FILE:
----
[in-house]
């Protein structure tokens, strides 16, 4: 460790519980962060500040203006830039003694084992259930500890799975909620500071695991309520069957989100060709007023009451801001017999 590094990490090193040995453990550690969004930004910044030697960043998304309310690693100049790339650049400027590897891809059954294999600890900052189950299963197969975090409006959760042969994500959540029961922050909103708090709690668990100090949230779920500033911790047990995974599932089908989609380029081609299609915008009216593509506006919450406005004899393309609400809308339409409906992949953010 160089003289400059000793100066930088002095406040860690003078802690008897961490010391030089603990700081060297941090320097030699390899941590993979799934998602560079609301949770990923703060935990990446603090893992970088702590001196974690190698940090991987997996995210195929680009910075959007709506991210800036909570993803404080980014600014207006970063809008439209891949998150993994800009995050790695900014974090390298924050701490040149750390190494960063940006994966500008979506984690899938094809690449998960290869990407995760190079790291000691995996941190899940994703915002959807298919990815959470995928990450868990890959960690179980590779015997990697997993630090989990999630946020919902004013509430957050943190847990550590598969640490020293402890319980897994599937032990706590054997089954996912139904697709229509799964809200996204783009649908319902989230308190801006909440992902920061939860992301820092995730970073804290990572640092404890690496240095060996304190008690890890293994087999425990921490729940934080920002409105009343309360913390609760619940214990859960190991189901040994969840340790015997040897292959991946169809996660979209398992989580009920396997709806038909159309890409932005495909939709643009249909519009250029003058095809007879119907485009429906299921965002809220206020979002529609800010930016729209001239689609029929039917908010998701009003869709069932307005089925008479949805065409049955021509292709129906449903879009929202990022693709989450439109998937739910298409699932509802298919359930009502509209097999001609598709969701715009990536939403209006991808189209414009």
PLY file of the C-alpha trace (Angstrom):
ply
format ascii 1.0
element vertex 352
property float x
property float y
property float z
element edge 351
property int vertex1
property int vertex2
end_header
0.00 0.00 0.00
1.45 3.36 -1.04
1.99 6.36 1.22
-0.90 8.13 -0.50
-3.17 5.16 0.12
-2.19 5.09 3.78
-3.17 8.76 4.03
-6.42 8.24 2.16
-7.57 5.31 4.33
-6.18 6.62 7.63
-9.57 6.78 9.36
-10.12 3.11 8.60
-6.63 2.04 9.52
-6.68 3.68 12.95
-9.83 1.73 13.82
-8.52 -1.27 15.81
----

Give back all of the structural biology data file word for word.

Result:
[in-house]
């Protein structure tokens, strides 16, 4: 460790519980962060500040203006830039003694084992259930500890799975909620500071695991309520069957989100060709007023009451801001017999 590094990490090193040995453990550690969004930004910044030697960043998304309310690693100049790339650049400027590897891809059954294999600890900052189950299963197969975090409006959760042969994500959540029961922050909103708090709690668990100090949230779920500033911790047990995974599932089908989609380029081609299609915008009216593509506006919450406005004899393309609400809308339409409906992949953010 160089003289400059000793100066930088002095406040860690003078802690008897961490010391030089603990700081060297941090320097030699390899941590993979799934998602560079609301949770990923703060935990990446603090893992970088702590001196974690190698940090991987997996995210195929680009910075959007709506991210800036909570993803404080980014600014207006970063809008439209891949998150993994800009995050790695900014974090390298924050701490040149750390190494960063940006994966500008979506984690899938094809690449998960290869990407995760190079790291000691995996941190899940994703915002959807298919990815959470995928990450868990890959960690179980590779015997990697997993630090989990999630946020919902004013509430957050943190847990550590598969640490020293402890319980897994599937032990706590054997089954996912139904697709229509799964809200996204783009649908319902989230308190801006909440992902920061939860992301820092995730970073804290990572640092404890690496240095060996304190008690890890293994087999425990921490729940934080920002409105009343309360913390609760619940214990859960190991189901040994969840340790015997040897292959991946169809996660979209398992989580009920396997709806038909159309890409932005495909939709643009249909519009250029003058095809007879119907485009429906299921965002809220206020979002529609800010930016729209001239689609029929039917908010998701009003869709069932307005089925008479949805065409049955021509292709129906449903879009929202990022693709989450439109998937739910298409699932509802298919359930009502509209097999001609598709969701715009990536939403209006991808189209414009």
PLY file of the C-alpha trace (Angstrom):
ply
format ascii 1.0
element vertex 352
property float x
property float y
property float z
element edge 351
property int vertex1
property int vertex2
end_header
0.00 0.00 0.00
1.45 3.36 -1.04
1.99 6.36 1.22
-0.90 8.13 -0.50
-3.17 5.16 0.12
-2.19 5.09 3.78
-3.17 8.76 4.03
-6.42 8.24 2.16
-7.57 5.31 4.33
-6.18 6.62 7.63
-9.57 6.78 9.36
-10.12 3.11 8.60
-6.63 2.04 9.52
-6.68 3.68 12.95
-9.83 1.73 13.82
-8.52 -1.27 15.81